buntu PPC FAQ updated

            Yesterday I updated the 'What yaboot parameters should I use for graphics problems?' section of the buntu PPC FAQ with the known working kernel parameters for various NV cards.

            Hopefully that'll save a few LinuxPPC users some searching, trial and error.



            • #7
              Thank you for all your efforts, especially documenting them!

              Thank you for this great guide, and follow-up. I don't own any PowerPC equipment, but it's clear you've put a good amount of effort in, and just as importantly, documented everything for future people.


              • #8
                I'm glad you appreciate my efforts dashcloud! I try to help where I can.


                • #9
                  Back to NV / cables matter

                  My Debian PPC using friend has had to retreat back to the stability of the old NV driver. Currently, the Nouveau driver in Deb Jessie / xorg 1.16 is unstable on PPC as reported here:


                  Under Jessie / Geforce 6600 nouveau, you can use it for a few hours or so before the cursor gets corrupted and when this occurs you're usually only minutes away from X freezing or crashing.

                  If you don't want to or can't compile the NV driver, which is what I'd recommend until the Nouveau driver gets fixed, you can apparently avoid this instability by using the `nouveau.noaccel=1' yaboot kernel parameter. However, using that param disables all accel. whereas with NV you are at least getting some 2D accel.

                  The config we settled with was to compile/install the NV driver, blacklist the nouveau kernel module, use the 'video=TV-1:d' yaboot.conf parameter and an xorg.conf that just contains:

                  Section "Device"
                          Identifier "card0"
                          Driver "nv"
                  Another thing that tripped us up on the path to a working X was that we failed to get any picture from X when using a DVI to VGA cable, even though the cable worked fine under yaboot, the Linux console and OSX. Using a DVI to DVI cable fixed the sync issues.

                  It'll be great to see nouveau get patched for use under PPC so as to take advantage of PureVideo / VDPAU hardware video decoding and to get some 3D accel too.

                  We have also installed Xubuntu 12.04 i386 under qemu and had Windows apps running under wine but everything is soooo veeeeeery sloooow! I takes about 10m to boot to a i386 Xubuntu desktop with qemu (thats usng the max 2047 MB RAM for the emu) running on a 2Ghz G5.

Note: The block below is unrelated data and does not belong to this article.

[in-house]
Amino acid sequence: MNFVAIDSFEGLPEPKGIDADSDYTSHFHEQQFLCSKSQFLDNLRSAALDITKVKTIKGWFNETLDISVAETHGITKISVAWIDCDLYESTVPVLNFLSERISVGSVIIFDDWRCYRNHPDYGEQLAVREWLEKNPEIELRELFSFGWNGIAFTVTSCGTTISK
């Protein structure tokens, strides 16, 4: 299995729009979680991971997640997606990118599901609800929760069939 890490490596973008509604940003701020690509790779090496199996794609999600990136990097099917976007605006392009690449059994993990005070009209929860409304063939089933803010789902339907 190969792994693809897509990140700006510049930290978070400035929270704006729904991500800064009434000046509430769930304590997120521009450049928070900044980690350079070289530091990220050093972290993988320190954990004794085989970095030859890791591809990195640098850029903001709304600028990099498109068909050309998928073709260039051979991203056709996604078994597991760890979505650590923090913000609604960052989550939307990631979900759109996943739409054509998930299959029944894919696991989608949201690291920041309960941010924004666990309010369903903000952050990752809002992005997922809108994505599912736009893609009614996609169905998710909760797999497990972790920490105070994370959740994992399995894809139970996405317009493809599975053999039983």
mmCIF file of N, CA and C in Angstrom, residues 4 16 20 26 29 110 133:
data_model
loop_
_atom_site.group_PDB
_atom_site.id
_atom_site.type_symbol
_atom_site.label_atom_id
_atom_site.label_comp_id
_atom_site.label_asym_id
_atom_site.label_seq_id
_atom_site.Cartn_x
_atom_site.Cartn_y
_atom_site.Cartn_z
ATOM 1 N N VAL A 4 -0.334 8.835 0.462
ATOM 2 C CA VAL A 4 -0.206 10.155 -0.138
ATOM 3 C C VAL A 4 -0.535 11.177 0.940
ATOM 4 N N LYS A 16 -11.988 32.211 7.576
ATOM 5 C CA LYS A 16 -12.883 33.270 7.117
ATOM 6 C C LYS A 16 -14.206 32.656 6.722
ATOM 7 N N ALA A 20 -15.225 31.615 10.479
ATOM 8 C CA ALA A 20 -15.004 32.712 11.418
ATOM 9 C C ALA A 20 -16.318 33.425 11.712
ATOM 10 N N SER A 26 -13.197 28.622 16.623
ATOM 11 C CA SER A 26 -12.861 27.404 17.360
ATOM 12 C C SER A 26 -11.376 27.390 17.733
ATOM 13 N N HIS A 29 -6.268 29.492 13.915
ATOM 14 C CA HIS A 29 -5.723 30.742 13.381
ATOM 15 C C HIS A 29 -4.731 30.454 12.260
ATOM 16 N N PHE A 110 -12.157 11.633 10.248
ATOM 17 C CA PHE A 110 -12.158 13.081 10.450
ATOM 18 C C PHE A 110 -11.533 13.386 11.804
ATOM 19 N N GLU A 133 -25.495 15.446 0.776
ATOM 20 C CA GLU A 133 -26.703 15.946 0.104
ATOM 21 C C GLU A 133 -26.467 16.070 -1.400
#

Last edited by danboid; 09-13-2014, 02:15 PM.


                  • #10
                    Jessie vs Wheezy and fixing G5 sound

                    We ended up reverting the G5 to Debian 7. Mounting of USB drives didn't work under KDE nor XFCE under Jessie and an apt upgrade we did a few weeks ago broke a number of important apps including Iceweasel which decided to stop loading whilst other browsers like qupzilla and konqueror would crash before you could even open a page. I have spoken to someone in the #debianppc channel running Jessie on a G4 Powerbook recently who wasn't experiencing these issues so I'm unsure as to the cause but I know the Iceweasel bug has been reported by another Debian PPC user and a patch to fix it exists. Wheezy has none of these issues so that is what I'd recommend currently to any PPC (Mac) users looking to install Linux.

                    As for the USB issue under Jessie, I could mount USB drives fine from the terminal but Dolphin and Thunar always spat out some missing device/path error when I tried mounting them graphically. I'm not meaning to jump on the systemd bashing bandwagon but am I right in thinking that systemd has its own udev fork that handles the mounting of drives? If so, I suspect its prob had very little testing on PPC so that could explain the mounting errors.

                    One thing I forgot to cover in this thread so far is how I got sound to work under Debian on a G5 PowerMac. For both Wheezy and Jessie, I had to remove the snd-powermac line from/etc/modules and replace it with snd-aoa-i2sbus then /etc/modprobe.d/blacklist.local.conf should contain:

                    blacklist snd-aoa-codec-tas
                    blacklist snd-aoa-soundbus
                    blacklist nouveau
                    If you're running KDE then you also need to have pulseaudio installed and running to get sound.

                    Due to having a Nvidia card and the nouveau driver still being broken for big endian machines, a yaboot kernel parameter was required to get any picture out of xorg. Whilst under Jessie we had to use "video=TV-1:d", Wheezy required "nouveau.modeset=0" instead. As with under Jessie, we then had to compile/install the old NV xorg driver and create the minimal xorg.conf to enable it instead of using nouveau or fbdev.